The computers we used back then were amazingly sleek replacements for our typewriters and onion skin papers, but they couldn’t quite be trusted.  Oh no.  Those little fuckers would lock up or forget we’d written something or just sort of vomit whenever it seemed to suit them.  The closer to the deadline, the more likely this was to happen.  So, everything we wrote back in the 90s was punctuated with Apple-S because we were engaged in a never-ending battle with a technology that was created to make our lives easier and actually ended up creating a new subconscious keystroke for an entire generation of writers.

Eventually technology caught up to our actual needs and this amazing fucking thing was invented.  They call it The Cloud.  It’s not white and puffy, it’s not a sign of stormy weather, it’s a thing out there where you can store data and shit.  It’s fucking unicorn magic and puppies and fairy dust and donuts with sprinkles all wrapped up in a big soft down comforter and compressed into ones and zeroes for your fucking consumption.  So let’s talk about that.

Get On The Cloud Today, Freelance Writer!

So, The Cloud.  You can’t really understand The Cloud without experiencing it, but I’m going to do my best to explain it to you so we can both feel like we did our jobs here.  Now fucking sit and listen, because I’m sure as shit not going to repeat myself.

Do you remember when we had to use floppy disks or Zip drives or other portable media for files because we shared computers and did other unsanitary things in the newsroom?  You’re too young for that?  Hmm.

Well, there was a time when we had to carry our data with us because there was no where else safe to put it save inside the belly of a single computer, where it was difficult to share with anyone who might need it.  Instead of emailing files, we carried them to one another on coasters containing encoded magnetic circles that magically recreated our ideas — mostly.  I mean, if they got too close to a magnet or you dropped them or used them for an actual coaster, well, you were probably fucked.  And that’s why The Cloud is really important.

Know your computing history.   Here are four reasons why using The Cloud is superior to all that data lugging bullshit:

Two words: Auto. Save.  If you’re not part of the Apple-S Generation, you don’t know the struggle of constantly having to save your data for fear that you’ll lose it all if your computer were to suddenly crash or the power were to go out in a freak wind storm or something else horrific were to happen.  If you’ve never lost an entire article to one tiny computer hiccup, you don’t know the struggle.  But for those of us who lived through those dark times, The Cloud offers an anxiety-free alternative: Auto Save.  For example, Google Drive literally saves every character as you type.  It doesn’t get much more up to the second than that.  You can also configure your computer, smartphone or tablet to back everything up to your Cloud drive… so there’s literally nothing you can’t protect.

Improved Data Integrity.  Remember those disks I was talking about like 10 seconds ago?  Well, like cassette tapes, they didn’t have especially great data integrity.  Meaning that sometimes, even if you “Apple-S”ed as hard as you could go, you’d still lose your data because your disk was garbage.  Or if you did get your disk too close to a magnet or something that contained a magnet, it might wipe the disk entirely — making you double fucked.  Hard drives were also easily corruptible in the old days, basically nothing could be trusted.  So you had to print a copy and carry around a digital copy if you had any hopes of keeping your data intact.  The tech that backs The Cloud is so secure and has such excellent integrity that credit card companies and banks are moving their entire operations there instead of trying to upgrade their internal systems to match the level of tech.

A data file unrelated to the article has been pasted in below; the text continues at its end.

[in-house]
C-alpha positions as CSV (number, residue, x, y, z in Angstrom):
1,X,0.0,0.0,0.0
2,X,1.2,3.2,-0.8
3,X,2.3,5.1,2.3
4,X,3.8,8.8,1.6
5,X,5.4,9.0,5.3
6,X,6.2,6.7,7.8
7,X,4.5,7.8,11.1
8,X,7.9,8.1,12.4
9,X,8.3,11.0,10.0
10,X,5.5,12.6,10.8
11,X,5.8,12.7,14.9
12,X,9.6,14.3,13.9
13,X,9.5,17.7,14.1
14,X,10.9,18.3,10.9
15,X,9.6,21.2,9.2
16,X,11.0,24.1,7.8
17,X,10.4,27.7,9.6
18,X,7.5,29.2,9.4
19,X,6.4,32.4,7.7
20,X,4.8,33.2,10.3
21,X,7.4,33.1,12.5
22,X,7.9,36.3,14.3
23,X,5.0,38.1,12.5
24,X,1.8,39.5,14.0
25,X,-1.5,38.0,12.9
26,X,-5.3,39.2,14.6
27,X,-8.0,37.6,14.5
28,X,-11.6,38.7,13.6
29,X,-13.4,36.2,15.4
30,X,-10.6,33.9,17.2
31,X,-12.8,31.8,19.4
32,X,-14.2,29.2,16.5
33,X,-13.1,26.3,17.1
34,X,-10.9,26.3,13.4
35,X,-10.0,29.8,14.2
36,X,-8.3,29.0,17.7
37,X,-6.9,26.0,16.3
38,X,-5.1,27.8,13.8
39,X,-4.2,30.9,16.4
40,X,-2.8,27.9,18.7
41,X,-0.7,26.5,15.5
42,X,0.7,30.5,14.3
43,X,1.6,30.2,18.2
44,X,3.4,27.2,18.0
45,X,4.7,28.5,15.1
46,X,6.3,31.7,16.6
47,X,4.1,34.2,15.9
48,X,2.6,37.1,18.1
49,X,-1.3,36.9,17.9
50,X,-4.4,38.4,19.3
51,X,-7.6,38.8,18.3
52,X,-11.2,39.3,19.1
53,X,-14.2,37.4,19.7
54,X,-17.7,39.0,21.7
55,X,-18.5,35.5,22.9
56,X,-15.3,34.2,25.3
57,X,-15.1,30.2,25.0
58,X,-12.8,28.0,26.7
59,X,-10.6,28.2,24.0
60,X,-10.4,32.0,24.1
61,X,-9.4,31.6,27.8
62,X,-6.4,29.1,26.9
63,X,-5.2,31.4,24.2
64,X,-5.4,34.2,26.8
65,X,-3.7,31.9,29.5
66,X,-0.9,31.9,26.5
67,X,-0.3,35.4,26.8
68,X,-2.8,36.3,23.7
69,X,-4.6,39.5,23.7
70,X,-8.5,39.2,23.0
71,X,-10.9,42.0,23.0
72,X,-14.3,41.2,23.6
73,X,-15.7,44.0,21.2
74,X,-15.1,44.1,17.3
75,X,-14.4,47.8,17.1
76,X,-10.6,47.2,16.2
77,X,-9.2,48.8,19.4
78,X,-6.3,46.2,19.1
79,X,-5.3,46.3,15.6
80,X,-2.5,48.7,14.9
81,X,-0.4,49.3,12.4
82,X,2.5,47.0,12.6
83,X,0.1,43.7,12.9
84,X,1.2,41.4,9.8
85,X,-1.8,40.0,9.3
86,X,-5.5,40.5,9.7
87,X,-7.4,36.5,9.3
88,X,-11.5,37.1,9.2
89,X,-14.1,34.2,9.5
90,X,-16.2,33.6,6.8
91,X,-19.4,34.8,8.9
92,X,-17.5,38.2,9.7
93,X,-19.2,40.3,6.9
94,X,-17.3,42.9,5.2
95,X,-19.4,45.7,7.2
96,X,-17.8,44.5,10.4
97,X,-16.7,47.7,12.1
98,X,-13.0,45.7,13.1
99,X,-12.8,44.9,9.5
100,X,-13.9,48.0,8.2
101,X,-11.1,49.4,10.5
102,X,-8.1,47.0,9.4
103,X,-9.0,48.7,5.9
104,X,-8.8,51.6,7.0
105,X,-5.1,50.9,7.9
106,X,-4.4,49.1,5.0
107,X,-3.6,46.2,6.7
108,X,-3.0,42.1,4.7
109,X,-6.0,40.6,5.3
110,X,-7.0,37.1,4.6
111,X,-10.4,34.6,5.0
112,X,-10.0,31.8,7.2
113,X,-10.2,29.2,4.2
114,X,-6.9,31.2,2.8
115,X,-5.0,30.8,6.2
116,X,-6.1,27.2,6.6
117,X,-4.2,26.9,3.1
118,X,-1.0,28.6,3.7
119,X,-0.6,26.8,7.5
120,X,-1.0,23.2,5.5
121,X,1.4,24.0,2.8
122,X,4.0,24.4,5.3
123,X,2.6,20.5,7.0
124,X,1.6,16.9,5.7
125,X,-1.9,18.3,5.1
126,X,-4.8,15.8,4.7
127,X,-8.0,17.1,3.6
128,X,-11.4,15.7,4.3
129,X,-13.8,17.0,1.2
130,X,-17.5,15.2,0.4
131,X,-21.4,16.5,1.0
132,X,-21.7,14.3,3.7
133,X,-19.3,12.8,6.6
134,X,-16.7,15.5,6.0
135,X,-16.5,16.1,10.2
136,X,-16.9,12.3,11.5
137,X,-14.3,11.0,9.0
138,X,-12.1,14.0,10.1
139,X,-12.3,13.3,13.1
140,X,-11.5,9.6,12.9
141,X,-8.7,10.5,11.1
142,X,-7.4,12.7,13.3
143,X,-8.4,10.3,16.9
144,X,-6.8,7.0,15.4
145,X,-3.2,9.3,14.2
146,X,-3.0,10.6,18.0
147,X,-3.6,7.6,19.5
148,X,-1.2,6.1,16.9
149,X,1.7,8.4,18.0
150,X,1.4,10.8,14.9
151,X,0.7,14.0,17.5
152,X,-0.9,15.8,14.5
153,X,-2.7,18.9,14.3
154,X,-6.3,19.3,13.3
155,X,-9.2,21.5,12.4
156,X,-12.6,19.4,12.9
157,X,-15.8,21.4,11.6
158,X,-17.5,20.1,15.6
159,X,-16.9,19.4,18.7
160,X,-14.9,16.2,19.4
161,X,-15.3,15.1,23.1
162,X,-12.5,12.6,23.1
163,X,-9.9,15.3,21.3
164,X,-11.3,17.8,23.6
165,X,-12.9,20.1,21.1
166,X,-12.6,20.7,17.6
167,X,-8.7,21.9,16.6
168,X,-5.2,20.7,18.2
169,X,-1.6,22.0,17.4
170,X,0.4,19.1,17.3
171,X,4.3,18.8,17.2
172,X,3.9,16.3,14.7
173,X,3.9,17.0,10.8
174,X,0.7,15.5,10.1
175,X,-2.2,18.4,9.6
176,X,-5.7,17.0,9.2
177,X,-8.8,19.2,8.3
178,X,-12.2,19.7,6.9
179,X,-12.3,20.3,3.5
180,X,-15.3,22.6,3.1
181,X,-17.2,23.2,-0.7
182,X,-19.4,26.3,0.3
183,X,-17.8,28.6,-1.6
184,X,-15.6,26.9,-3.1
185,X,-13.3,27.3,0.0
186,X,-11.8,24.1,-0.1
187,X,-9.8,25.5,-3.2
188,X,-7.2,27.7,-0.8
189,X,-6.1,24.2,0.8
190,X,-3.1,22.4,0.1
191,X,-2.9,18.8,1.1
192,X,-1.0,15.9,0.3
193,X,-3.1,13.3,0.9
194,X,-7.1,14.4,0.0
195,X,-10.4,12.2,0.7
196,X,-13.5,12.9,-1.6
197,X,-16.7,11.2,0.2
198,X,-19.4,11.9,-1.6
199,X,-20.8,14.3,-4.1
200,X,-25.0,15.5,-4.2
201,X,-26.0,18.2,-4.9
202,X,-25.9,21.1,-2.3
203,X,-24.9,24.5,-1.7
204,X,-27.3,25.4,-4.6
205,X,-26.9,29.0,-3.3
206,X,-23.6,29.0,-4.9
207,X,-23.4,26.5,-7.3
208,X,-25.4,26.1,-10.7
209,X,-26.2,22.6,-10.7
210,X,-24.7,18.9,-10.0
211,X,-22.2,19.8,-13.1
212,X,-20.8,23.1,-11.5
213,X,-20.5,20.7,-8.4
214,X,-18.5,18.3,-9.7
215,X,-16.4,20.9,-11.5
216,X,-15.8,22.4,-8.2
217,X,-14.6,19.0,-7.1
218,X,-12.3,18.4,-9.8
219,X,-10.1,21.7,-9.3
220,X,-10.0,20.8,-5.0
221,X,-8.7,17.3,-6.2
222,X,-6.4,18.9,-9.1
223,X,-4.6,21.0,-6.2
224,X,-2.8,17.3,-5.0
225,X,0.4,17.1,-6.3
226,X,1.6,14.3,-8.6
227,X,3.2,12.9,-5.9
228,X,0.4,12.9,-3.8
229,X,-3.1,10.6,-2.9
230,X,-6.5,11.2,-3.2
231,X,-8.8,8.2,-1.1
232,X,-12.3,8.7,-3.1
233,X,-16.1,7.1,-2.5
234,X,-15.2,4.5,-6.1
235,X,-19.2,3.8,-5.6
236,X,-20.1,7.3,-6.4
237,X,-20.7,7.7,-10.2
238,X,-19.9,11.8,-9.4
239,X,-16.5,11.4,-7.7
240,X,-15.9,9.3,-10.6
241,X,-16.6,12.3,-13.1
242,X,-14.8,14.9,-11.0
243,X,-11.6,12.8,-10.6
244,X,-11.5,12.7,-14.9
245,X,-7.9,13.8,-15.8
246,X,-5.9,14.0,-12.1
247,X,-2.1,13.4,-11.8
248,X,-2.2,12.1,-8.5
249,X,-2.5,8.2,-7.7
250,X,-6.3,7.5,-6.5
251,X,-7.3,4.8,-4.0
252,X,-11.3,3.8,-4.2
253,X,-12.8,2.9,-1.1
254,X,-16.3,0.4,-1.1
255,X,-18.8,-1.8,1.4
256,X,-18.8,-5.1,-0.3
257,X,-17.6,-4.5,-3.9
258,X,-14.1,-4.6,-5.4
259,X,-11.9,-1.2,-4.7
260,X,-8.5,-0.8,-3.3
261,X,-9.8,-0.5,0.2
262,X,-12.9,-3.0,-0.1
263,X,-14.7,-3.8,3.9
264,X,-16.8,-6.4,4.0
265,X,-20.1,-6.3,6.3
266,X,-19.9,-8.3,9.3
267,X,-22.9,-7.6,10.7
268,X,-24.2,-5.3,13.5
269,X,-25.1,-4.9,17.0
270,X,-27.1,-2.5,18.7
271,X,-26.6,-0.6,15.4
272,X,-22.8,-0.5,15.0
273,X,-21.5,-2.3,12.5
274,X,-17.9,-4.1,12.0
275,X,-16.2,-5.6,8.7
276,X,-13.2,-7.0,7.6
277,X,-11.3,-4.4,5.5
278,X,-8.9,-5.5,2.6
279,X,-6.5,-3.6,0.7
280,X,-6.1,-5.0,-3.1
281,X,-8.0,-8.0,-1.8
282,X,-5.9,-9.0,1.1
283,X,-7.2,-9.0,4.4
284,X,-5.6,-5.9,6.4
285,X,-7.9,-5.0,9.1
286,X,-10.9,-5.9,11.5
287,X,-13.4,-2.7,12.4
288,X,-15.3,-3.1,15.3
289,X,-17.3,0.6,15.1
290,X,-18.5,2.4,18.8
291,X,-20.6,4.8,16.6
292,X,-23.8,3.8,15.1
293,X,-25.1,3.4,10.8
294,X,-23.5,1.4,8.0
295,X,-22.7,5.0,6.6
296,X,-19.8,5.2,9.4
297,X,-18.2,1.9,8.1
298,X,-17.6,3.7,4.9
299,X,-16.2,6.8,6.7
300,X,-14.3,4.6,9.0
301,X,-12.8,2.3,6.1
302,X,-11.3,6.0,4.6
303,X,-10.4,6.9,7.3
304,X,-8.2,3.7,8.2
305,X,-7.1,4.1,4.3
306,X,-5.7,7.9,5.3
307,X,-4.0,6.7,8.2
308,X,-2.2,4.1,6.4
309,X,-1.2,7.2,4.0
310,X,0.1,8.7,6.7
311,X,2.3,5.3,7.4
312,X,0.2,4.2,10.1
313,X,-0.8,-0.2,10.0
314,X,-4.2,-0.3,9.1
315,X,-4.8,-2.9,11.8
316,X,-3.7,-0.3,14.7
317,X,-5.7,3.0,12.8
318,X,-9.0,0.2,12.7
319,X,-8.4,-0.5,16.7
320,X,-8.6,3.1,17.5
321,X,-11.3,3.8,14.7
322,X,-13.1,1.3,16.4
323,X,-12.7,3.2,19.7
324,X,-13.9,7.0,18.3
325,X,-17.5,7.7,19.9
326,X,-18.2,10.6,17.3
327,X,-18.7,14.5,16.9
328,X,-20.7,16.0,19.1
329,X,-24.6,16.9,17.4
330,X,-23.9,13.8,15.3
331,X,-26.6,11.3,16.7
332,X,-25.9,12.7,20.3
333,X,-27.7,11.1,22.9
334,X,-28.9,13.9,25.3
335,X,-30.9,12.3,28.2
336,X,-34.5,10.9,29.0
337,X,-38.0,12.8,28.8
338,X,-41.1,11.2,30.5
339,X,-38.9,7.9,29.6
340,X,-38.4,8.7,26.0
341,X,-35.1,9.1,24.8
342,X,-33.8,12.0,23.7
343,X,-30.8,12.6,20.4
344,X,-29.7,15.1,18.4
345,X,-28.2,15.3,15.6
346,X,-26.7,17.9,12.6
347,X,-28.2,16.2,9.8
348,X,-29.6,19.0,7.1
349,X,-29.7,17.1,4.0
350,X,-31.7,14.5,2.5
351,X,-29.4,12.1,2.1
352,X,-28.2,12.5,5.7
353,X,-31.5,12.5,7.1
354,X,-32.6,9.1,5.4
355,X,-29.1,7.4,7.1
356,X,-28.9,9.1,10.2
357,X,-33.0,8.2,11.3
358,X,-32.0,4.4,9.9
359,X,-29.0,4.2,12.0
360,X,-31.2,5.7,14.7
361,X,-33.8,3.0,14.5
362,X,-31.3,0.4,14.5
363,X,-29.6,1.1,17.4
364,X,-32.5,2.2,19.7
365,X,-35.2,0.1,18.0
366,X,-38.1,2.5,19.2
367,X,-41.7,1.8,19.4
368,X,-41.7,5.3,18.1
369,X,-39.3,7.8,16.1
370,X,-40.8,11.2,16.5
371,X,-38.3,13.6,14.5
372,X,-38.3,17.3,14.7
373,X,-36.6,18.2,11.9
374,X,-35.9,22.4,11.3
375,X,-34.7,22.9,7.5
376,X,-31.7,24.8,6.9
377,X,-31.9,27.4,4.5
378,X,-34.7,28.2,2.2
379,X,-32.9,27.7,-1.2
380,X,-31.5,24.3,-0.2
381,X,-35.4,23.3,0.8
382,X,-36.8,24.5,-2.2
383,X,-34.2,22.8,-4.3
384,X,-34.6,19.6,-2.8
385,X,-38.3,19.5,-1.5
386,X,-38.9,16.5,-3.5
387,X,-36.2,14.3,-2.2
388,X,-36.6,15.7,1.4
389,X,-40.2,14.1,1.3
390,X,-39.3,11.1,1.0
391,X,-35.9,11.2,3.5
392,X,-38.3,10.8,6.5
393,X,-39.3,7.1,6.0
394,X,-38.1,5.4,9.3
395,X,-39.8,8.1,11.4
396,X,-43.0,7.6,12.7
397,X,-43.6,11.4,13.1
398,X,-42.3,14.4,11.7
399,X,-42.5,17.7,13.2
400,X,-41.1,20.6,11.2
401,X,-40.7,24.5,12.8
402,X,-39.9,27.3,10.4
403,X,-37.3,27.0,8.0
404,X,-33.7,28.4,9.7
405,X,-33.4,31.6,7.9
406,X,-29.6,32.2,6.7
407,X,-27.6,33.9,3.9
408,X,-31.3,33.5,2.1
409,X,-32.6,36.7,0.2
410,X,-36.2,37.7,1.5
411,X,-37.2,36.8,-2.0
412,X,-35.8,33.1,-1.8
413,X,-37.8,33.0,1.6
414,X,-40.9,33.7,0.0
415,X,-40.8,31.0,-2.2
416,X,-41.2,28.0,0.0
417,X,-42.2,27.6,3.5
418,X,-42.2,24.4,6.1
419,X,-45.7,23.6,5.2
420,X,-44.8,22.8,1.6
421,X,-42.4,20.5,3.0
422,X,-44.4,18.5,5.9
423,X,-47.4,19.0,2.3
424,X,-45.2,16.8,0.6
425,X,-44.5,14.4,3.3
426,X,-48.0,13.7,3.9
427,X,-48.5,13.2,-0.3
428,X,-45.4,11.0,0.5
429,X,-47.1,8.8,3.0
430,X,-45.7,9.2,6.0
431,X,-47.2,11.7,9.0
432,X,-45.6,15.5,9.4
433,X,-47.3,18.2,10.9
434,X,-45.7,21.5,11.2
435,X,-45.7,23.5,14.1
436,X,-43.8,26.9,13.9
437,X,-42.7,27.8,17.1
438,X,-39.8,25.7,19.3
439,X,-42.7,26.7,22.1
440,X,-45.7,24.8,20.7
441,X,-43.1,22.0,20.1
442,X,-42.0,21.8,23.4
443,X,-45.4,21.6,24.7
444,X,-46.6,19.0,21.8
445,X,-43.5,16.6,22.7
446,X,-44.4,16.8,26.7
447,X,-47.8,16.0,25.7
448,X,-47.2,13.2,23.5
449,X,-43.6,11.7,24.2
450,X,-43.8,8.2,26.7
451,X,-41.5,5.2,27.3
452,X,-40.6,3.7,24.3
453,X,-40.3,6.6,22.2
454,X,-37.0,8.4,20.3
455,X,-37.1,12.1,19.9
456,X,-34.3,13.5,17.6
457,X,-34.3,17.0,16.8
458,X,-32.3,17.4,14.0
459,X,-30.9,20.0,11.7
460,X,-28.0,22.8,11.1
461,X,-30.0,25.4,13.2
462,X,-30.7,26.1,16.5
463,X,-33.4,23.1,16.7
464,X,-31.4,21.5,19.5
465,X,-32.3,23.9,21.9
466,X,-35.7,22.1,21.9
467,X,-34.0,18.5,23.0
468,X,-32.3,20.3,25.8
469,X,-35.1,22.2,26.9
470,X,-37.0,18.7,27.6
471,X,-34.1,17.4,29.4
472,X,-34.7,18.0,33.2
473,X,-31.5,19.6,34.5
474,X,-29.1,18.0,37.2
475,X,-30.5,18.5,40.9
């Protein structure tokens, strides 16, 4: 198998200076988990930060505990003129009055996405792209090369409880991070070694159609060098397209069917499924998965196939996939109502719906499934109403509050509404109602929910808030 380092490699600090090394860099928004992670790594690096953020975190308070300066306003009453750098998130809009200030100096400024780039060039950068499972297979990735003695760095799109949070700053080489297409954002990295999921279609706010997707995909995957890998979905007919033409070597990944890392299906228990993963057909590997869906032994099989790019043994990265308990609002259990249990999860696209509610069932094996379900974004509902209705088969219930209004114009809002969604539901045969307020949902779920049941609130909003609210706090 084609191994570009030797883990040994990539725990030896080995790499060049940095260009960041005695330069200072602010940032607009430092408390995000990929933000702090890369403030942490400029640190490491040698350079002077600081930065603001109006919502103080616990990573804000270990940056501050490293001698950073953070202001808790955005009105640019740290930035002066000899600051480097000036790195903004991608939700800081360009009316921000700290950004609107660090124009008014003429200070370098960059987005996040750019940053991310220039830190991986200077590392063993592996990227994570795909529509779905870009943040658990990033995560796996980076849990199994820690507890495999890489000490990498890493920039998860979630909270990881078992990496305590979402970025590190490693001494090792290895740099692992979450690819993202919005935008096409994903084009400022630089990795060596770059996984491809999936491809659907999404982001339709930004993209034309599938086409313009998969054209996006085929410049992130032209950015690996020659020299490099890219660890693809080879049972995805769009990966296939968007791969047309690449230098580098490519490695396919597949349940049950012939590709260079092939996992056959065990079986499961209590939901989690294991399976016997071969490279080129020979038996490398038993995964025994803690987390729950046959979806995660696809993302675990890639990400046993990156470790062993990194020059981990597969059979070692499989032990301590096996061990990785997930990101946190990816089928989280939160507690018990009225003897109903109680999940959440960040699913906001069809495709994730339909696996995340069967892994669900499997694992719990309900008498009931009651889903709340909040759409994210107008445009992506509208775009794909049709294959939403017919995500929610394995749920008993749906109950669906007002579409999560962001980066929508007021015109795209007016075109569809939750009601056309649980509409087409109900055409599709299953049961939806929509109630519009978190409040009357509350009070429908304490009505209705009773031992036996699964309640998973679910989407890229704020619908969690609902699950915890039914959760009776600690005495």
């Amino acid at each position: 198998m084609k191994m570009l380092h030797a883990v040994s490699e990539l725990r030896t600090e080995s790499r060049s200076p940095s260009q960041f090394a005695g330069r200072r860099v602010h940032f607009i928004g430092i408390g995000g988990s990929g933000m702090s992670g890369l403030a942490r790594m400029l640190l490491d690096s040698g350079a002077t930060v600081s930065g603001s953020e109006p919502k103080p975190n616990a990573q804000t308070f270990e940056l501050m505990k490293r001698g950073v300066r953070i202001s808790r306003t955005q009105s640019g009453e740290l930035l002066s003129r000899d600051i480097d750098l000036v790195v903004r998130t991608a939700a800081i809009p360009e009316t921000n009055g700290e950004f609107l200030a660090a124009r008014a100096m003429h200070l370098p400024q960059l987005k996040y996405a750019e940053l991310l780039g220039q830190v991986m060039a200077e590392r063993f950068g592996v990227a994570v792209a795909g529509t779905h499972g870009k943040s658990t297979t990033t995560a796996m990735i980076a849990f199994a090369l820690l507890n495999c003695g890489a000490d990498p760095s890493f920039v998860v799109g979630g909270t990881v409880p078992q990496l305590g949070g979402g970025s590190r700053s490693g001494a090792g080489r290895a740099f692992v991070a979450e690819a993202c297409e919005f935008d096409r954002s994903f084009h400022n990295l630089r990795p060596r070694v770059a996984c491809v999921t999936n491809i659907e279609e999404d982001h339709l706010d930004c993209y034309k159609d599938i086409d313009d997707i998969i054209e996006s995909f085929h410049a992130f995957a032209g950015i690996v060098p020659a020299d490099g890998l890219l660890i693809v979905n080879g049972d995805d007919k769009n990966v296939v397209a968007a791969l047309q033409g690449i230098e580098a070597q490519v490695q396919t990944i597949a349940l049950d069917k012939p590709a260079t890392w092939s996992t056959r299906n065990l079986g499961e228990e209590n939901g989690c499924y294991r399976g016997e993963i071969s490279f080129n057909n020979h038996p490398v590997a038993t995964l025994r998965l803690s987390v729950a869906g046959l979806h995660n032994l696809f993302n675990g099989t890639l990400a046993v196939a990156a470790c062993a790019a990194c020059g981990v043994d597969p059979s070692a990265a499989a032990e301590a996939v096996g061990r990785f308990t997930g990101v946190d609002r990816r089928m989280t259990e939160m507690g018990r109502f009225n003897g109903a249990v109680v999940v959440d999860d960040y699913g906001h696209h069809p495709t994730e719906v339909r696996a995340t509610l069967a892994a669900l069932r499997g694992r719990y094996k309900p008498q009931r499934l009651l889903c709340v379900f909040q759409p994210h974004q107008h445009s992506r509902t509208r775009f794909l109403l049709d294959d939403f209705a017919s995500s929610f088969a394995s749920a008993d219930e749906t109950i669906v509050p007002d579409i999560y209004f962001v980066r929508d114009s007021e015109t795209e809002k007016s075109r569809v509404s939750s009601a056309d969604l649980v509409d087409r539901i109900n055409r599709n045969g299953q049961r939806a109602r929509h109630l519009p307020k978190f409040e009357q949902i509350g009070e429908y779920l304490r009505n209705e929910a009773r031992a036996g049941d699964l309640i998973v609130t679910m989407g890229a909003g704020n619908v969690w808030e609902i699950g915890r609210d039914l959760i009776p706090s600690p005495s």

Many Services Offer Built-In Software.  Your old, slow word processor that’s no longer compatible with anything or anyone needs to be chucked, along with the platform shoes in your closet and those fucking parachute pants.  NO ONE LOOKS GOOD IN PARACHUTE PANTS!  There are a number of Cloud services that offer built-in software suites for people just like us.  Access to word processors, spreadsheets and even presentation software is as easy as spending your $5 or $10 a month for your storage and access.  Your software’s always up to date and you’ll never have to have that embarrassing conversation with a client when they ask why they can’t open your file.

Group Think.  Even if the other stuff isn’t appealing to you, there’s one thing you can do on The Cloud that you’d never be able to do on your Earth-based PC.  You can’t share a document and literally work on it at the same time as someone else.  For any sort of group think project, from editorial calendars to branding projects and even blogging brainstorming sessions, having more than one brain in your working document can improve it exponentially.  Or it can fucker it up — I mean, I don’t know what sort of shitwads you work with.

Like it or not, unicorn butt sniffer, times change and we get better tools.  It’s to our advantage to use them instead of clinging to the same old technology we’ve been using since the Dark Ages.  Break your dependency on routine, check out some Cloud tools and see what you’ve been missing.  In part two of this two part series I’ll be discussing and reviewing some of the major Cloud subscriptions so you can make a more informed decision.